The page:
Be in film three, please.
“Irene is my hero! Indirectly aiding terrorism, her willingness to work with a man who blows people up for fun and the way she seeks to control and abuse the people in her power, while trivializing it as “misbehaving”- now that’s female empowerment.”
Fictional women are not required to:
- be good;
- be powerful;
- be ethical;
- be easily sympathetic;
- be nice, with attractive hobbies.
What fictional women are required to do:
- have goals and lives of their own;
- be whole human beings;
- make decisions for themselves;
- have attributes other than physical ones;
- have flaws.
A feminist story shows female characters as people with personalities making mistakes just like its male characters do.
If we’re going to demand something from popular culture, I’d rather we ask that female characters are portrayed as complete human beings with lives rather than as ethical feminist superheroes. Pedestals aren’t for human beings. They’re for statues. I don’t want a feminist statue. I want to see women doing their thing as legit, believable characters in stories.
Now that Sherlopalooza is officially over, I am allowed to post this pictures! Irene, Henry and Jim were all used for the tickets, each to represent an episode of series 2 of Sherlock. Enjoy them!
Queen of Bones
For the longest time, I felt incredibly self-conscious whenever anyone referenced anything I’d written for Irene during the Karachi arc. No, scratch the “for the longest time” bit—I still feel self-conscious. When Mal quoted a line from it in the Texts tribute video, my cheeks went bright red and I wanted to put my head down on the desk.
It’s not because I think what I wrote is bad in any capacity. It’s just that sometimes you write and you give little pieces of your soul away to other people, and seeing them exposed in front of your eyes makes you want to hide, like you’re standing there naked.
I don’t know if I reblogged this incredible piece of art by Paula to this blog before, but I’ll do so now, because it captures Karachi brilliantly along with the feeling I’ve just described.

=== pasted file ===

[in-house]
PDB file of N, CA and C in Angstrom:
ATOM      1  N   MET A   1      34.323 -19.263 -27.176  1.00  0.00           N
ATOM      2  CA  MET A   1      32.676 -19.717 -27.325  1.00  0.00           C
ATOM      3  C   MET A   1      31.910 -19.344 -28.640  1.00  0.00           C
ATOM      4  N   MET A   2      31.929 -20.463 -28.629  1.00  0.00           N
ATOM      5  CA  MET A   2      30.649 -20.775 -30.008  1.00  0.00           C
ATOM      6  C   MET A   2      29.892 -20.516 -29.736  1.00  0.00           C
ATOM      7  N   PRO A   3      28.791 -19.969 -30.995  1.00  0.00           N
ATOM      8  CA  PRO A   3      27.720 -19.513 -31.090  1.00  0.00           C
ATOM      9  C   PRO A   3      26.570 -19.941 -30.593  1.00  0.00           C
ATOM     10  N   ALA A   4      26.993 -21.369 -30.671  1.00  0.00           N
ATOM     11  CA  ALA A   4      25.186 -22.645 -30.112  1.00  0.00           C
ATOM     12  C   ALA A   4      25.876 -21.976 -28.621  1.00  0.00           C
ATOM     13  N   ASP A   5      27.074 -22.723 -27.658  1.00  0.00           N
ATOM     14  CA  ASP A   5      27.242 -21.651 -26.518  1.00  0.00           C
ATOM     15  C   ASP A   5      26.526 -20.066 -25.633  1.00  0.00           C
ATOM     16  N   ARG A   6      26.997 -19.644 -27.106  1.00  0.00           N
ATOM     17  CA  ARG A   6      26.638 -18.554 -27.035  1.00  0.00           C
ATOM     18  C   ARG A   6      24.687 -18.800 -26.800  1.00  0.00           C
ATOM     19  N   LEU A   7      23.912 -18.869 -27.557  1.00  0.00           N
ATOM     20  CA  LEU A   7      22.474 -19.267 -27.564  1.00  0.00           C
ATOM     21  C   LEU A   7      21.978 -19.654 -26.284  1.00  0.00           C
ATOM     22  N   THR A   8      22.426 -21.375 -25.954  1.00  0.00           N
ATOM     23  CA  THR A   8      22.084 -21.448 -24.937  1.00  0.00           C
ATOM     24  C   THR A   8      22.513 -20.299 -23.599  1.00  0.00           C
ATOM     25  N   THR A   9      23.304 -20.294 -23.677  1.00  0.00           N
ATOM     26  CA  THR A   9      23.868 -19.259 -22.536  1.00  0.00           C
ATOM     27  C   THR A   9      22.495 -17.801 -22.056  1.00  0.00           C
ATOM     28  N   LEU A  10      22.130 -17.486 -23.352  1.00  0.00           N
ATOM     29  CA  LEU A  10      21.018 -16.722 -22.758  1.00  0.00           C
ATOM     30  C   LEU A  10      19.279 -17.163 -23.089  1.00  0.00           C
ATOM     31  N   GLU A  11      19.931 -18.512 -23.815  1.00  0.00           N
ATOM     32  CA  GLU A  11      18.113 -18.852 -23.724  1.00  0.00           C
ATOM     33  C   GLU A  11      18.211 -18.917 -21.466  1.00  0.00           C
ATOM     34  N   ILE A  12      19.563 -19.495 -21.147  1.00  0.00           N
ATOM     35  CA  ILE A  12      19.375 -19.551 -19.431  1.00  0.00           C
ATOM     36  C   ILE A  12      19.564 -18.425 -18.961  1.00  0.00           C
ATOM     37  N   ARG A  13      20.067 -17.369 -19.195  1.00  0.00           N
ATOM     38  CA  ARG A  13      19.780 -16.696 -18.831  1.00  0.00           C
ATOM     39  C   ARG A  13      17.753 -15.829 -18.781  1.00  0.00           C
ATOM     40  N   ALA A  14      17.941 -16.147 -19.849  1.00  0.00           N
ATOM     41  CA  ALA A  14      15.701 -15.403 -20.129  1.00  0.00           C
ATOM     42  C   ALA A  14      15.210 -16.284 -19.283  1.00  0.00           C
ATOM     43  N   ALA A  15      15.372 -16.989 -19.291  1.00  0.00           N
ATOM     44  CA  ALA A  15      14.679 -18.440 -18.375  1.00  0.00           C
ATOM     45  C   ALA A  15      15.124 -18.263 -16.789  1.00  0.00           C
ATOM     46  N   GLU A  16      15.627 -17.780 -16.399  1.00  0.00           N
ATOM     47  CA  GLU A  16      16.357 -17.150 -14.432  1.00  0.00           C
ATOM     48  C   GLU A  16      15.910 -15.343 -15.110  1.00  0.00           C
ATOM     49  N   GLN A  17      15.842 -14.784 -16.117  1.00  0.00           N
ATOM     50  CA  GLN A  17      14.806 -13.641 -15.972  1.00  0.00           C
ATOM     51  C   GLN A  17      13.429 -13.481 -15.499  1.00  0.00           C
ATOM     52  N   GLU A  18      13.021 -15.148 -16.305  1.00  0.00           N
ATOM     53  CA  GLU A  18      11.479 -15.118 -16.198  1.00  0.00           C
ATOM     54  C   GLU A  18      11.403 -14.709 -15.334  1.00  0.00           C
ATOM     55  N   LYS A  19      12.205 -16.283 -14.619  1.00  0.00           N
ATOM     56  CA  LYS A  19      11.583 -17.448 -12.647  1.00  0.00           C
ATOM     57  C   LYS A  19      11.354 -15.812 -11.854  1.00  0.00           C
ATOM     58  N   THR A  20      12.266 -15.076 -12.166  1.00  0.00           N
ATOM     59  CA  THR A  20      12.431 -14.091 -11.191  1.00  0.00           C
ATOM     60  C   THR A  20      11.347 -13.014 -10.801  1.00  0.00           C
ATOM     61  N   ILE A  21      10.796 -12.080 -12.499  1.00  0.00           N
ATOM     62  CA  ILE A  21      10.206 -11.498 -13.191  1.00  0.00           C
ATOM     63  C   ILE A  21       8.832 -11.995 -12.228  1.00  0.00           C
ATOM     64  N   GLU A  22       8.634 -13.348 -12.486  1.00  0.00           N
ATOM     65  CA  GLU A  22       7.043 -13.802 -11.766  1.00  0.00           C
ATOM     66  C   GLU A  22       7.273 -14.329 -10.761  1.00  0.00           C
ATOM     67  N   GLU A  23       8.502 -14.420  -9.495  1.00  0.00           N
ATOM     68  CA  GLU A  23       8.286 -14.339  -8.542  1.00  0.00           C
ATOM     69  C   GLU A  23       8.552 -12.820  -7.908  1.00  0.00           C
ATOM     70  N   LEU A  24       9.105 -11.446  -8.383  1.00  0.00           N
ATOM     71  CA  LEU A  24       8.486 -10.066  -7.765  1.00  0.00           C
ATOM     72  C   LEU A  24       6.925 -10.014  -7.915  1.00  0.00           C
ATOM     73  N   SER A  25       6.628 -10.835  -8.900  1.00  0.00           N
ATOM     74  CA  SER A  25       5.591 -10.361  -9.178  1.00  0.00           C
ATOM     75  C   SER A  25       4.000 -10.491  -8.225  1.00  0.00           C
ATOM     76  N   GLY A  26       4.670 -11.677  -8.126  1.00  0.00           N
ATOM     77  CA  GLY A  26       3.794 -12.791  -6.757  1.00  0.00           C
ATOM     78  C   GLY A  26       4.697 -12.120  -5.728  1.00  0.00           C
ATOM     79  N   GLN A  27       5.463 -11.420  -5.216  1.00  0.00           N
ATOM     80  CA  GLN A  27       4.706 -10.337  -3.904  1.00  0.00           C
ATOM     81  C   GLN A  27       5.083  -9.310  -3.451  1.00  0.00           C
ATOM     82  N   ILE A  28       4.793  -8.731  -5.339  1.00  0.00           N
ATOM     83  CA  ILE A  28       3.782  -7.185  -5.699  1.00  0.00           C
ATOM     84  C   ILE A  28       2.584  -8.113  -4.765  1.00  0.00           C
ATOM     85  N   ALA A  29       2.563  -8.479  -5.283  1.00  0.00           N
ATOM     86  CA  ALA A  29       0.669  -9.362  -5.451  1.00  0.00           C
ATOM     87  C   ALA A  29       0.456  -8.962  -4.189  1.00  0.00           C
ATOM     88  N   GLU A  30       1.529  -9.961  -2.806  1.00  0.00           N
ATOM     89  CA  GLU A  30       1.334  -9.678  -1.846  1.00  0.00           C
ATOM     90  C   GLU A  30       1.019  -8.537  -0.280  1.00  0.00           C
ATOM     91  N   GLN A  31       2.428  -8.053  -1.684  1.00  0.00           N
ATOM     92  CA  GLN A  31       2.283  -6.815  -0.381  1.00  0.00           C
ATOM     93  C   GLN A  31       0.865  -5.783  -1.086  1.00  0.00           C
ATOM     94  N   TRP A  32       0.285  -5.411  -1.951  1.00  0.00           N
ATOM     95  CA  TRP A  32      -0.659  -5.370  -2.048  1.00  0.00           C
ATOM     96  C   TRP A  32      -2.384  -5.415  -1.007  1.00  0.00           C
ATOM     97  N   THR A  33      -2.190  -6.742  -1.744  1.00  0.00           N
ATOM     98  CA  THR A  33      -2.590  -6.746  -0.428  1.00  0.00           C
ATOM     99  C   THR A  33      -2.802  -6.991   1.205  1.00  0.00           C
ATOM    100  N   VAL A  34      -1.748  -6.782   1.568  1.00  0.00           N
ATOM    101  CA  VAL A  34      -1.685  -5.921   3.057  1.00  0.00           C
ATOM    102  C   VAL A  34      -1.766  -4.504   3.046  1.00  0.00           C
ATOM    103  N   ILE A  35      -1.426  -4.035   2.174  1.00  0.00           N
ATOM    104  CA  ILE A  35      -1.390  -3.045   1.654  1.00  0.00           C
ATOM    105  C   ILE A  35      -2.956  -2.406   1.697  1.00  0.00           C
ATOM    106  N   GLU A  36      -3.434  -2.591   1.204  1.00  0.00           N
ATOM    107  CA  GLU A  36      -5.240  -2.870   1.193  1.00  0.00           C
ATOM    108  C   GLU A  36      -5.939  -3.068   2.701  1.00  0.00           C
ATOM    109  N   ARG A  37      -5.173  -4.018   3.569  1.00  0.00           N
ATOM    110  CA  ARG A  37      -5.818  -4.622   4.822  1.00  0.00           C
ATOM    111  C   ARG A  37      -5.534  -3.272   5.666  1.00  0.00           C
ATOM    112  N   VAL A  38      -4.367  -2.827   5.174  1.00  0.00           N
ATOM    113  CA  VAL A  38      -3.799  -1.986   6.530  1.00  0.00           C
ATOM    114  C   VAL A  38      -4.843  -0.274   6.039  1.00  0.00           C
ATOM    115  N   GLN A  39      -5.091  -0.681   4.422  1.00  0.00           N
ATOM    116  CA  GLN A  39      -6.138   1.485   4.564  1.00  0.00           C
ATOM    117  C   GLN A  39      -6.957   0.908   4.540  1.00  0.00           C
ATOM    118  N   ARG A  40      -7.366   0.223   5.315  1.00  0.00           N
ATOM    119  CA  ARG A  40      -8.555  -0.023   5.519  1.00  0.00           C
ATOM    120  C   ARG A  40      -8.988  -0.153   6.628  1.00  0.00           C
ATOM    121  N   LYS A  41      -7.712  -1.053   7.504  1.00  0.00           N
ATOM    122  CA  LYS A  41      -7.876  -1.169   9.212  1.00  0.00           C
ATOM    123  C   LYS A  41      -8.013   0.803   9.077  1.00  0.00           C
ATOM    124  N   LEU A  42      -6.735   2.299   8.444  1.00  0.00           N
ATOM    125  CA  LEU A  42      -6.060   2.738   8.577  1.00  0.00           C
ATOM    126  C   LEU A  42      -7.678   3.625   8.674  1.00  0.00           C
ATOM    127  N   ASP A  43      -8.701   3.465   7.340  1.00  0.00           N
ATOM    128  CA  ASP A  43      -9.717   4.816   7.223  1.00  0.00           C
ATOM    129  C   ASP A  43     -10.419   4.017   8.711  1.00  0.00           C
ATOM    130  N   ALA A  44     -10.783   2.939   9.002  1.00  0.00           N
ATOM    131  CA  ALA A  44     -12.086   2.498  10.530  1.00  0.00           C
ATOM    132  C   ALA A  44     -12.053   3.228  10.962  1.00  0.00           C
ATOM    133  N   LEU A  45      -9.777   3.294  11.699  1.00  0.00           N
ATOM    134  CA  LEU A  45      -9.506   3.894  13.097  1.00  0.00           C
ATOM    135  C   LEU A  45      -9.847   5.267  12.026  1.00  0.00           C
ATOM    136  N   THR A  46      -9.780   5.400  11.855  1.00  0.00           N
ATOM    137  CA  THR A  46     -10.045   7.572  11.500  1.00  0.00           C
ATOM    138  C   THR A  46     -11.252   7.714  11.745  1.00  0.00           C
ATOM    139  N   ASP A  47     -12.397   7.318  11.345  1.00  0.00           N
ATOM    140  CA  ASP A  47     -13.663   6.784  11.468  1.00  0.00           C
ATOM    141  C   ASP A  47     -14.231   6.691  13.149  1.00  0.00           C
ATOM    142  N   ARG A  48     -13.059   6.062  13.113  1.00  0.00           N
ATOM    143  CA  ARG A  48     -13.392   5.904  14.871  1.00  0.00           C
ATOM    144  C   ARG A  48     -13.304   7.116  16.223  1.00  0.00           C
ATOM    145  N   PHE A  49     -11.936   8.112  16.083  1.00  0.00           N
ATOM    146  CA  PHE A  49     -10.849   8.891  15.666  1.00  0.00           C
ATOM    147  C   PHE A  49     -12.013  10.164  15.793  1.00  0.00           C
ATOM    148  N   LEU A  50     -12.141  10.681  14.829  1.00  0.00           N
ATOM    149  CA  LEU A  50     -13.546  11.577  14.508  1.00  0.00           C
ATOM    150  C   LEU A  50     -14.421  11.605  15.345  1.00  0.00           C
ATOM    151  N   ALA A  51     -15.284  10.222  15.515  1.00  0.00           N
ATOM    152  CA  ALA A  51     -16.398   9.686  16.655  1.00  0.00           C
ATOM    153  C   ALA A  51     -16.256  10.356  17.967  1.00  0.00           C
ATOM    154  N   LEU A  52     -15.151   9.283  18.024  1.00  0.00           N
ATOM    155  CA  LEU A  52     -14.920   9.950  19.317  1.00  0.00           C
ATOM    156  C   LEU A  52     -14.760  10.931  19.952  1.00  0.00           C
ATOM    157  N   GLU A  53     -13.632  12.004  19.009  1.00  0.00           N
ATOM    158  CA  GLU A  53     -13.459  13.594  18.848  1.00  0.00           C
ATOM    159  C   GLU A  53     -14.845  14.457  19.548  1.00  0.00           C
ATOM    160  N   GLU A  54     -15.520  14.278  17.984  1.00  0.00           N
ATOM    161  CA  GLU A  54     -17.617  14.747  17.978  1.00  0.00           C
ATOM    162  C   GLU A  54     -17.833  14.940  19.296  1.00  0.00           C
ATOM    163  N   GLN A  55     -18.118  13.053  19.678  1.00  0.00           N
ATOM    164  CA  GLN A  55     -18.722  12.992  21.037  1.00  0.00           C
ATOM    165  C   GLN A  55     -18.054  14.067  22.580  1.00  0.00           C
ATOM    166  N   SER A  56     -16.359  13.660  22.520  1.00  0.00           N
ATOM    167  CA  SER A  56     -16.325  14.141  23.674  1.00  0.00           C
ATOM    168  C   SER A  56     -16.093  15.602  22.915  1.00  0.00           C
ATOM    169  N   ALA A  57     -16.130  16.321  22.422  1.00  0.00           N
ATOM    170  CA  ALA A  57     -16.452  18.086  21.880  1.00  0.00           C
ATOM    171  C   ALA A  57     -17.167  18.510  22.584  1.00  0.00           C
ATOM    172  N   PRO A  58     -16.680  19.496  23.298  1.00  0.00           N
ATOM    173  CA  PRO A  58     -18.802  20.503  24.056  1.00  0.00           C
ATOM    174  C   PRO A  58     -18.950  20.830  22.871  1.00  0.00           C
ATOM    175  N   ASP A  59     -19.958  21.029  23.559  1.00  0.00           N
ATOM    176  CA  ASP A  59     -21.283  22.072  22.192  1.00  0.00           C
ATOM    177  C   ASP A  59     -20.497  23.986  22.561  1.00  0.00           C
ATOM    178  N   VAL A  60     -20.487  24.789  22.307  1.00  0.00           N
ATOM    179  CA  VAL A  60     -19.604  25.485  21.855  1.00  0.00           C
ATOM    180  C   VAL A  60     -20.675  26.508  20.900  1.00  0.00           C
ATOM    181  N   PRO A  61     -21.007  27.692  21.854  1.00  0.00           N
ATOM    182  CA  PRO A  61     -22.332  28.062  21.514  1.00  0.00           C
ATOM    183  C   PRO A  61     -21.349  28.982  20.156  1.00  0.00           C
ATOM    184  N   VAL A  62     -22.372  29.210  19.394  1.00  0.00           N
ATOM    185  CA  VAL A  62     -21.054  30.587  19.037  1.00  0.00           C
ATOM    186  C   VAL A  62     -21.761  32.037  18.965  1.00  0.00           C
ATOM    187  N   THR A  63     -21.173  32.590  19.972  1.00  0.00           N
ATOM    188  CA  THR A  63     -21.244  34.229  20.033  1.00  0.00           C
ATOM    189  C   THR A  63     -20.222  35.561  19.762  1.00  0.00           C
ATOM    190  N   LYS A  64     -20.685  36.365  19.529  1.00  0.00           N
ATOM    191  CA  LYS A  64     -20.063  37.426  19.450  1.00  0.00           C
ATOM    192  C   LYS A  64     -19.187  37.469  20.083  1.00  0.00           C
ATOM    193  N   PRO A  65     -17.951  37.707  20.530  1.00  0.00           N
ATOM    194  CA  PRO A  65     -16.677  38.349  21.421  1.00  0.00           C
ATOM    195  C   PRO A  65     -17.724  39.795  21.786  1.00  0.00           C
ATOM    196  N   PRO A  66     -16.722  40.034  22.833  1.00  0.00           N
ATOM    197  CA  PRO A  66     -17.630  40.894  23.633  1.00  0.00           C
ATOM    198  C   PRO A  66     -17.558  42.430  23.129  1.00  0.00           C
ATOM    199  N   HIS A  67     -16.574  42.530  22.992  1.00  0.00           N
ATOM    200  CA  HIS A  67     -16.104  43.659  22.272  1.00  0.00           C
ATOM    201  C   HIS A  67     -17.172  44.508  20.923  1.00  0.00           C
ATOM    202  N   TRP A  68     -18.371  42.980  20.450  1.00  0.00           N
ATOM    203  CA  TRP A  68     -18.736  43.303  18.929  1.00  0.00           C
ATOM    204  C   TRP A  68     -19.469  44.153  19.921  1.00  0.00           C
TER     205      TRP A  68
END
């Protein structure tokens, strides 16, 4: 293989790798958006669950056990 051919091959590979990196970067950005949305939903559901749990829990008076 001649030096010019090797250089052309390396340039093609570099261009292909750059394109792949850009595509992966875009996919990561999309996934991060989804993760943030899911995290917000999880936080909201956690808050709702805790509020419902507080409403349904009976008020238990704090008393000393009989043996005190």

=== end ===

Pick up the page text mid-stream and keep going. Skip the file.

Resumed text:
The cuffs she uses are leather, and safe. He makes a face and expresses a preference for living dangerously, on the edge. She expresses a preference for him with two wrists instead of none. He acquiesces. She cuffs him to the bed.
They’re still learning each other’s kinks. Feathers are too soft-core for him. He likes the riding crop, though. Family resemblance. She flogs him red—his torso, his thighs—and he gets hard from it. Expected. She finishes him off with her fingers. He’s not quiet about it. He arches up to meet her like the sea.
She releases him. He’s so full of energy after orgasm that it’s hard to explain to him that parts of her feel old, even though she’s younger. Scarred parts, broken parts. Most of those parts are covered up by her robe, but there are some marks, faded, on her wrists and ankles, from when she struggled against ropes and cuffs. He’s noticed, likely, but said nothing. Chivalrous, in that way. His own way.
He wants to pay her back regardless. Also expected. She’s always wary. Sometimes she refuses outright. Other times she lets him use his hands, or a toy. He wants to use his mouth, but not yet. She doesn’t want his eyes down there. Doesn’t know what he might notice. Everything, maybe. At least enough.
So it’s the vibrator this time and he kisses her while he holds it against her. She urges him on by digging her long nails into his upper back. His mouth is on her jaw when she comes—and it’s a gasp, not a moan. She’s surprised, and when she blinks she finds her eyelashes are dewy.
He cleans up (like a good boy) and leaves, only to return with two steaming mugs of tea, uncharacteristically hospitable when he’s with her (or so his caretaker says). She cups hers gingerly and sips, and after a few sips she says, “We should talk.”
“Okay,” he says, eager but wavering. He wants whatever she gives him, but even for people like them, there’s a lot of ambiguity in the word “talk.”
“Not today, though,” she clarifies.
“Oh, god, no,” he replies, grinning at her. “Not today.”
He has a winner’s smile, and it warms her up even more than hot tea on a cold day, perhaps because she’s been worshipped, but never loved.